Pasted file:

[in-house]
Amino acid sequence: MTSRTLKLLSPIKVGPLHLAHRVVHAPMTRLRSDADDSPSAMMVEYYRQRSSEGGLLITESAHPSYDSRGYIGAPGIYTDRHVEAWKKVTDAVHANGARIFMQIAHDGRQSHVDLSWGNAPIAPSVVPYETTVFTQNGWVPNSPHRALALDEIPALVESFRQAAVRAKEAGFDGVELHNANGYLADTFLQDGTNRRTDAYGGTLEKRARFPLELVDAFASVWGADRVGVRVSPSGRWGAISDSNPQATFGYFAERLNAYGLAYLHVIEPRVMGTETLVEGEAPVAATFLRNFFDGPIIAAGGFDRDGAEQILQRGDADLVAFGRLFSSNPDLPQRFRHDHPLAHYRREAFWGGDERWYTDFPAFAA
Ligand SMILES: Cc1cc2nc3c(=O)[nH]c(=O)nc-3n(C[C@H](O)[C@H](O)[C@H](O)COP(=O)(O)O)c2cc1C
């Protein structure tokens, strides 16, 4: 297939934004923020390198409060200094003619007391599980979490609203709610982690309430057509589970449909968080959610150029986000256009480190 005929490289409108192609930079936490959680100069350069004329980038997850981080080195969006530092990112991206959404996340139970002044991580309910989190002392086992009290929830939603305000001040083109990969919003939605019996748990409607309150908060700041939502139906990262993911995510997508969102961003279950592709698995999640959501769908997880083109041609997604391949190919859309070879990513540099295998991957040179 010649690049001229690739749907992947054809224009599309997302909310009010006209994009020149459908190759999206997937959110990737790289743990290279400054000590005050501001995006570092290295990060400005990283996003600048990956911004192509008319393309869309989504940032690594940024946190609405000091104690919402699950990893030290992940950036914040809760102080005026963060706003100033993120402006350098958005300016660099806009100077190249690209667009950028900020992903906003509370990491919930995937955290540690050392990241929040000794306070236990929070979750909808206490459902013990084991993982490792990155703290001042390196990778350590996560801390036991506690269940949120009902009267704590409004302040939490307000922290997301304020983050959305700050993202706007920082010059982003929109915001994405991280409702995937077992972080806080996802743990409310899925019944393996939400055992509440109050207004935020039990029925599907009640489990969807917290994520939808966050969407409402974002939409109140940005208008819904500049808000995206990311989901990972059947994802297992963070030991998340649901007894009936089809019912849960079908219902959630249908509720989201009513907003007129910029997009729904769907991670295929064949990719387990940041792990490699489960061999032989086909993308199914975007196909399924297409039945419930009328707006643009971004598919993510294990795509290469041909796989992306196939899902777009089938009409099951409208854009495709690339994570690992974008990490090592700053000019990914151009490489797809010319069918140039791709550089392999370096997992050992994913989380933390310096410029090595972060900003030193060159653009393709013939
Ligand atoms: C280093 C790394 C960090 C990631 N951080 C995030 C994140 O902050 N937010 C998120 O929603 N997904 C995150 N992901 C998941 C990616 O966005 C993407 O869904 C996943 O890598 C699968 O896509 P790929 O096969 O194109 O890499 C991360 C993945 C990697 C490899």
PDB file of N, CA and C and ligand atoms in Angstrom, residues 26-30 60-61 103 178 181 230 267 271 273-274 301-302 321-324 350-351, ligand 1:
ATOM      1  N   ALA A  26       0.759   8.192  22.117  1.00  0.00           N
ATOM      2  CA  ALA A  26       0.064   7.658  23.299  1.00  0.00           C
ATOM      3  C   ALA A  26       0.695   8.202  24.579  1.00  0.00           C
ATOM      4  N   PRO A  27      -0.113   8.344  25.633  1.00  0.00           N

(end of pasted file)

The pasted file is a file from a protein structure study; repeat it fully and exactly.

[in-house]
Amino acid sequence: MTSRTLKLLSPIKVGPLHLAHRVVHAPMTRLRSDADDSPSAMMVEYYRQRSSEGGLLITESAHPSYDSRGYIGAPGIYTDRHVEAWKKVTDAVHANGARIFMQIAHDGRQSHVDLSWGNAPIAPSVVPYETTVFTQNGWVPNSPHRALALDEIPALVESFRQAAVRAKEAGFDGVELHNANGYLADTFLQDGTNRRTDAYGGTLEKRARFPLELVDAFASVWGADRVGVRVSPSGRWGAISDSNPQATFGYFAERLNAYGLAYLHVIEPRVMGTETLVEGEAPVAATFLRNFFDGPIIAAGGFDRDGAEQILQRGDADLVAFGRLFSSNPDLPQRFRHDHPLAHYRREAFWGGDERWYTDFPAFAA
Ligand SMILES: Cc1cc2nc3c(=O)[nH]c(=O)nc-3n(C[C@H](O)[C@H](O)[C@H](O)COP(=O)(O)O)c2cc1C
């Protein structure tokens, strides 16, 4: 297939934004923020390198409060200094003619007391599980979490609203709610982690309430057509589970449909968080959610150029986000256009480190 005929490289409108192609930079936490959680100069350069004329980038997850981080080195969006530092990112991206959404996340139970002044991580309910989190002392086992009290929830939603305000001040083109990969919003939605019996748990409607309150908060700041939502139906990262993911995510997508969102961003279950592709698995999640959501769908997880083109041609997604391949190919859309070879990513540099295998991957040179 010649690049001229690739749907992947054809224009599309997302909310009010006209994009020149459908190759999206997937959110990737790289743990290279400054000590005050501001995006570092290295990060400005990283996003600048990956911004192509008319393309869309989504940032690594940024946190609405000091104690919402699950990893030290992940950036914040809760102080005026963060706003100033993120402006350098958005300016660099806009100077190249690209667009950028900020992903906003509370990491919930995937955290540690050392990241929040000794306070236990929070979750909808206490459902013990084991993982490792990155703290001042390196990778350590996560801390036991506690269940949120009902009267704590409004302040939490307000922290997301304020983050959305700050993202706007920082010059982003929109915001994405991280409702995937077992972080806080996802743990409310899925019944393996939400055992509440109050207004935020039990029925599907009640489990969807917290994520939808966050969407409402974002939409109140940005208008819904500049808000995206990311989901990972059947994802297992963070030991998340649901007894009936089809019912849960079908219902959630249908509720989201009513907003007129910029997009729904769907991670295929064949990719387990940041792990490699489960061999032989086909993308199914975007196909399924297409039945419930009328707006643009971004598919993510294990795509290469041909796989992306196939899902777009089938009409099951409208854009495709690339994570690992974008990490090592700053000019990914151009490489797809010319069918140039791709550089392999370096997992050992994913989380933390310096410029090595972060900003030193060159653009393709013939
Ligand atoms: C280093 C790394 C960090 C990631 N951080 C995030 C994140 O902050 N937010 C998120 O929603 N997904 C995150 N992901 C998941 C990616 O966005 C993407 O869904 C996943 O890598 C699968 O896509 P790929 O096969 O194109 O890499 C991360 C993945 C990697 C490899």
PDB file of N, CA and C and ligand atoms in Angstrom, residues 26-30 60-61 103 178 181 230 267 271 273-274 301-302 321-324 350-351, ligand 1:
ATOM      1  N   ALA A  26       0.759   8.192  22.117  1.00  0.00           N
ATOM      2  CA  ALA A  26       0.064   7.658  23.299  1.00  0.00           C
ATOM      3  C   ALA A  26       0.695   8.202  24.579  1.00  0.00           C
ATOM      4  N   PRO A  27      -0.113   8.344  25.633  1.00  0.00           N